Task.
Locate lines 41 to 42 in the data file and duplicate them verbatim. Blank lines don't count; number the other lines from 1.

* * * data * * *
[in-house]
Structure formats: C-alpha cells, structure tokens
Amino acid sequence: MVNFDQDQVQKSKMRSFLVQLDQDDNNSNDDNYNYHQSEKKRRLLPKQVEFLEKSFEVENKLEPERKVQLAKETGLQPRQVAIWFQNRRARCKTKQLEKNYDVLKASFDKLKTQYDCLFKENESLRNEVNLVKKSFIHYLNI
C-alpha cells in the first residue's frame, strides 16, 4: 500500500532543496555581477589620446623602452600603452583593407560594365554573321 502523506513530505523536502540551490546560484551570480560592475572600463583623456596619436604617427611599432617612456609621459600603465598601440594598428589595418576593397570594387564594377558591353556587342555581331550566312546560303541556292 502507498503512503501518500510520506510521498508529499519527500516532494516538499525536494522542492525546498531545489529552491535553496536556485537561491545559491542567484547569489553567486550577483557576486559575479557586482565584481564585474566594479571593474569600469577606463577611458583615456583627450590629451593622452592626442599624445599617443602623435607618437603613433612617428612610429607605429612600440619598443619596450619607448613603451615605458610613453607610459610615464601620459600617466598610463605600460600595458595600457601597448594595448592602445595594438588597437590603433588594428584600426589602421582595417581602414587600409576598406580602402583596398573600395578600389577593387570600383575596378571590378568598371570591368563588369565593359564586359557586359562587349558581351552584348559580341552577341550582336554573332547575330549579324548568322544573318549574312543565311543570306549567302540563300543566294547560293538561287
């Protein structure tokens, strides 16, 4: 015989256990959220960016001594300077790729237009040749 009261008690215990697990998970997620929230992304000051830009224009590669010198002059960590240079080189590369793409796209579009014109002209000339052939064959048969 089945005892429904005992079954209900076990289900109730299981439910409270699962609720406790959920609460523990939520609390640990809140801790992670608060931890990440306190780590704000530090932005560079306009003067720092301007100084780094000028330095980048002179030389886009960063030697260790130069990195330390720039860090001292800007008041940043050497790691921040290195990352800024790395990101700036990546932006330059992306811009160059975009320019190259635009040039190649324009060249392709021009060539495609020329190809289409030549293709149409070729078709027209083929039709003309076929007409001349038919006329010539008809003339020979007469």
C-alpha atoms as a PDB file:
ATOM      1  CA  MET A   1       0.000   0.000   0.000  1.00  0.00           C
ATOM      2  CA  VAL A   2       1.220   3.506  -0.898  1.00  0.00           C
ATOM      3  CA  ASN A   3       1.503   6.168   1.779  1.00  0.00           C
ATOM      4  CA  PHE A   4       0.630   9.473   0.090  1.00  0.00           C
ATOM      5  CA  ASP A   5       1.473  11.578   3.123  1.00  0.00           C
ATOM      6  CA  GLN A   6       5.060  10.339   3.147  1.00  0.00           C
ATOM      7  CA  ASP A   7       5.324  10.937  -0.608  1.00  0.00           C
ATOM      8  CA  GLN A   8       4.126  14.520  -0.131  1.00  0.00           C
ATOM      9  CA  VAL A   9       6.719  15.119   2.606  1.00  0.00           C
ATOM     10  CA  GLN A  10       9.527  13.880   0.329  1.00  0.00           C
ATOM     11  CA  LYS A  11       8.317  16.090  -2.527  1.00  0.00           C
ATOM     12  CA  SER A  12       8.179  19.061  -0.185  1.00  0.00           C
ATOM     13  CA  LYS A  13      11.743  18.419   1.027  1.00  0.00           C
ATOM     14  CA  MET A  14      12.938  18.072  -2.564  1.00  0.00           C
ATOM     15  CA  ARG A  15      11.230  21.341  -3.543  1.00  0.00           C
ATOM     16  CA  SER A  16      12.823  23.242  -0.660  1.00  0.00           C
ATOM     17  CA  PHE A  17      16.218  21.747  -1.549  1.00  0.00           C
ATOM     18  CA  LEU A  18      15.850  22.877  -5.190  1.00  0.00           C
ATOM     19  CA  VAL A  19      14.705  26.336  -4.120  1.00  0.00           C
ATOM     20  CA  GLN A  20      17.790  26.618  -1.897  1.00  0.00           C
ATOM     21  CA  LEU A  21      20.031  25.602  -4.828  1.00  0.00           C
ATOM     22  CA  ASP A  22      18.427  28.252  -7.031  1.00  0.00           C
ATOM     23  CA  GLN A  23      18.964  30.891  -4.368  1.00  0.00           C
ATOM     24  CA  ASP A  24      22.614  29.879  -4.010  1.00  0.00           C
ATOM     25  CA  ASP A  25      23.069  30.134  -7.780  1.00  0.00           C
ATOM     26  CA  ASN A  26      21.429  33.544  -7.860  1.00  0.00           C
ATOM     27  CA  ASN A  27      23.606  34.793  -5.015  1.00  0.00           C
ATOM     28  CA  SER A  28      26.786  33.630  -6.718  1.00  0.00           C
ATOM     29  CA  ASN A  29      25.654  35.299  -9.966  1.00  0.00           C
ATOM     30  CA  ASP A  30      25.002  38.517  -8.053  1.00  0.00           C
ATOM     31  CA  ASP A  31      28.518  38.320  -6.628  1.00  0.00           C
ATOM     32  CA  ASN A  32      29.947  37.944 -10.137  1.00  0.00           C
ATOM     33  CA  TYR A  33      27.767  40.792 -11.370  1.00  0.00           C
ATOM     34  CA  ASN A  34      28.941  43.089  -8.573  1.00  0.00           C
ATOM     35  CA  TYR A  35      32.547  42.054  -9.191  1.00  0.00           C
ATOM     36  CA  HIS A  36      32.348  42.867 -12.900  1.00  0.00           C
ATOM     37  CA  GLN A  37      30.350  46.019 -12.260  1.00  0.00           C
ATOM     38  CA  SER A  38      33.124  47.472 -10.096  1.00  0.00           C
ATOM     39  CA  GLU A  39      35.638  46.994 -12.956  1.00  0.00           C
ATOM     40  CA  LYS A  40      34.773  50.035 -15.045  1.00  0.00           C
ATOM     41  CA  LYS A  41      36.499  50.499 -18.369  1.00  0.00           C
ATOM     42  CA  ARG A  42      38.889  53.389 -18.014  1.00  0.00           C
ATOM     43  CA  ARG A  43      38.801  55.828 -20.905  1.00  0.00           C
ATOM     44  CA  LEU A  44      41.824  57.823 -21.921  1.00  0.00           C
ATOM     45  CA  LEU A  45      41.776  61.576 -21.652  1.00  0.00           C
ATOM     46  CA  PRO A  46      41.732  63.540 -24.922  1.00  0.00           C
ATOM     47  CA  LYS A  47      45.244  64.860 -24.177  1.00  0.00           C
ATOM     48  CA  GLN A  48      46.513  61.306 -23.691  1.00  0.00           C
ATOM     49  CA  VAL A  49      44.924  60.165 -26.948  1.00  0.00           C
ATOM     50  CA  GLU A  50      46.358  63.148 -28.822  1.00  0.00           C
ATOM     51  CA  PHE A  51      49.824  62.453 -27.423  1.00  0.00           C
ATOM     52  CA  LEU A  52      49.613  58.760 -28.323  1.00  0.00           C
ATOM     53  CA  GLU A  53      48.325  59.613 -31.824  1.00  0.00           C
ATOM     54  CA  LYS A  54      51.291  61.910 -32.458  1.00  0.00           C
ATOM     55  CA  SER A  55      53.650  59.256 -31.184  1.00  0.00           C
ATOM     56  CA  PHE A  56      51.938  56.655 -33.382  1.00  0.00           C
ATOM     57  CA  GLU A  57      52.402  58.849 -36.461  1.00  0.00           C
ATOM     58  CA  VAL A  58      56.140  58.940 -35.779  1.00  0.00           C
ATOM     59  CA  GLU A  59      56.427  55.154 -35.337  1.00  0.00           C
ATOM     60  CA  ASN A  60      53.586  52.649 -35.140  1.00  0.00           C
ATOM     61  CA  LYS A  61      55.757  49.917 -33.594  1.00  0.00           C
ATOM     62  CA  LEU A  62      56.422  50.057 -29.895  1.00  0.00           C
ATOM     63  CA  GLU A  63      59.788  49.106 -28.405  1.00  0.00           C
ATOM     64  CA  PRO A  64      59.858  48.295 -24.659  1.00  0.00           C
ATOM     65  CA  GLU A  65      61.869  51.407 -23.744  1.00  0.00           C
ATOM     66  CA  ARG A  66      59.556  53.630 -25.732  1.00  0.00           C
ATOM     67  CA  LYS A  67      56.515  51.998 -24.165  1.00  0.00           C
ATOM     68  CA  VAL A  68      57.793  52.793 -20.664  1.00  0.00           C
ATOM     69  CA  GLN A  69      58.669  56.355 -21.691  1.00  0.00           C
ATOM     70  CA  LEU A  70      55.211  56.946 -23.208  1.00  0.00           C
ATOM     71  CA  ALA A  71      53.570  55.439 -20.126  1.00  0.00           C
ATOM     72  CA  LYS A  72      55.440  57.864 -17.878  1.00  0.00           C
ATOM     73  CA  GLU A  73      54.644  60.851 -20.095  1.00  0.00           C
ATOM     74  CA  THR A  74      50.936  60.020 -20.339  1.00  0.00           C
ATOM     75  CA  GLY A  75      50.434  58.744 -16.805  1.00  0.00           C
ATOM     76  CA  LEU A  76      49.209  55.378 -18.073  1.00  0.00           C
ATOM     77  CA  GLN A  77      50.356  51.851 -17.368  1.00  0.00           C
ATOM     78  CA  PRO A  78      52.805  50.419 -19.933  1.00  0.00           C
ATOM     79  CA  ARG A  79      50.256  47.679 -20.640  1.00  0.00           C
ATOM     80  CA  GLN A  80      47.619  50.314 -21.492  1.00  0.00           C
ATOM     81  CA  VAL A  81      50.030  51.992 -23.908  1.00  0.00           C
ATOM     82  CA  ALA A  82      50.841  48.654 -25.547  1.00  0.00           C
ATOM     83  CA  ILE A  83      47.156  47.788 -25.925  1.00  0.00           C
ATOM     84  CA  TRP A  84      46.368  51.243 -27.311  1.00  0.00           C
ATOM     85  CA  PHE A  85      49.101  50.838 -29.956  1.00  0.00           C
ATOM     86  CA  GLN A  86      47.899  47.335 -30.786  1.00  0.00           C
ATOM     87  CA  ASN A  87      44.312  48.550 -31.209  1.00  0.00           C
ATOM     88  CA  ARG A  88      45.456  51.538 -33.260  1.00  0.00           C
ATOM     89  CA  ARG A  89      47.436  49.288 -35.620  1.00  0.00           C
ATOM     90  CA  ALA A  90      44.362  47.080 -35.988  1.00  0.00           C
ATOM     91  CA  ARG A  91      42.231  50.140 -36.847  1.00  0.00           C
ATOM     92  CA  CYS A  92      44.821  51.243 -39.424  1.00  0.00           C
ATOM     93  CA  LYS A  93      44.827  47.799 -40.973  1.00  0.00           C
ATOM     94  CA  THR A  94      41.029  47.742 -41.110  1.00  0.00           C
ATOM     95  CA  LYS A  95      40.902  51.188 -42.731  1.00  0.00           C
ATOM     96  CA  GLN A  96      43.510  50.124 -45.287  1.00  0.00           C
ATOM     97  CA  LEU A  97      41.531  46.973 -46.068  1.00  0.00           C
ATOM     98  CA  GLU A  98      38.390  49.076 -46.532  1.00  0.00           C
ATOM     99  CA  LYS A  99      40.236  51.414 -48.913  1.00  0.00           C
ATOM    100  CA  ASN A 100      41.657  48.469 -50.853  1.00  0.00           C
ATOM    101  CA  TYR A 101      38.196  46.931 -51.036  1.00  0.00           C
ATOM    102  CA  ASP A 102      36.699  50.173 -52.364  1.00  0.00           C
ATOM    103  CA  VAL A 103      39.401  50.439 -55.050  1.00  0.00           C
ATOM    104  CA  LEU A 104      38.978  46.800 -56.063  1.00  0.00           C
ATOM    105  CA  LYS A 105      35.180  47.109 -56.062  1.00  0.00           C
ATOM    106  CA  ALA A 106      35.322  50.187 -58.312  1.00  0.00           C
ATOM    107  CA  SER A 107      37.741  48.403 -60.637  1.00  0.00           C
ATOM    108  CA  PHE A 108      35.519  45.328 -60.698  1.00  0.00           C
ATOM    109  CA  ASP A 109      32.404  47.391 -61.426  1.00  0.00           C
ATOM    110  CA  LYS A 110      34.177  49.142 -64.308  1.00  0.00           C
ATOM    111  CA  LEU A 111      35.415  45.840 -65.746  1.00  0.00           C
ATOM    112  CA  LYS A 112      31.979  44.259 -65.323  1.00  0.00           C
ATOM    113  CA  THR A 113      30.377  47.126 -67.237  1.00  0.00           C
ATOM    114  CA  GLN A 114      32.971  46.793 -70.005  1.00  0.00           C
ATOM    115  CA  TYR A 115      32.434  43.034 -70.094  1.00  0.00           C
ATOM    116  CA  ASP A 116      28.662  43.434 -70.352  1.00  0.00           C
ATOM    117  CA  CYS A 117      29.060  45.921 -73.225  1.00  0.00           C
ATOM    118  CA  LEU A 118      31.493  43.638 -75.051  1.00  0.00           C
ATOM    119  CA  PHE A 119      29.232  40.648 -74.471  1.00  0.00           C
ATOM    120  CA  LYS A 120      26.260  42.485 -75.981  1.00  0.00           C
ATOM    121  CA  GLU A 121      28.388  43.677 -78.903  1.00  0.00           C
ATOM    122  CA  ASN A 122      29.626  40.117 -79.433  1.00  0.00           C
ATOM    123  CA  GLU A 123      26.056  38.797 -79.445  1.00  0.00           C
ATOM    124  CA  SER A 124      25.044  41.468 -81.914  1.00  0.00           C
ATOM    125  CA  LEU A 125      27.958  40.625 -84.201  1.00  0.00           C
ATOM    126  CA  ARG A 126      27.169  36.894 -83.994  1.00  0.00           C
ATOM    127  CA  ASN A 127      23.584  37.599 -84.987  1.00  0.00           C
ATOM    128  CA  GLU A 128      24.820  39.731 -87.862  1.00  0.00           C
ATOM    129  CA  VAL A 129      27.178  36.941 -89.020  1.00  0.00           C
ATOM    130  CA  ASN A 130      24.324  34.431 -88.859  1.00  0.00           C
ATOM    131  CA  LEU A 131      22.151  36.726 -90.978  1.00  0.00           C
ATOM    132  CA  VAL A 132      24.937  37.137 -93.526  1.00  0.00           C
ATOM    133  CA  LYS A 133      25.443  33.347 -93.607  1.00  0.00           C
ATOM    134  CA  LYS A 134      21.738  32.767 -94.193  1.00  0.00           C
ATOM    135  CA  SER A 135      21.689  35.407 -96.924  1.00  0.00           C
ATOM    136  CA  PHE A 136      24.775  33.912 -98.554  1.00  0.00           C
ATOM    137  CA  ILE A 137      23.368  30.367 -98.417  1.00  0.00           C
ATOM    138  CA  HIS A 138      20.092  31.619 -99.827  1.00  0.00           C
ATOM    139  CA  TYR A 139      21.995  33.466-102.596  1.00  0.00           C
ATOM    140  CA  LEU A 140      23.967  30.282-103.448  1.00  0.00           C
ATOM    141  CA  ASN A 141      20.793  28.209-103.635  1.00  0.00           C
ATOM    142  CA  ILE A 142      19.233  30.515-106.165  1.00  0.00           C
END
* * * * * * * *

ATOM     35  CA  TYR A  35      32.547  42.054  -9.191  1.00  0.00           C
ATOM     36  CA  HIS A  36      32.348  42.867 -12.900  1.00  0.00           C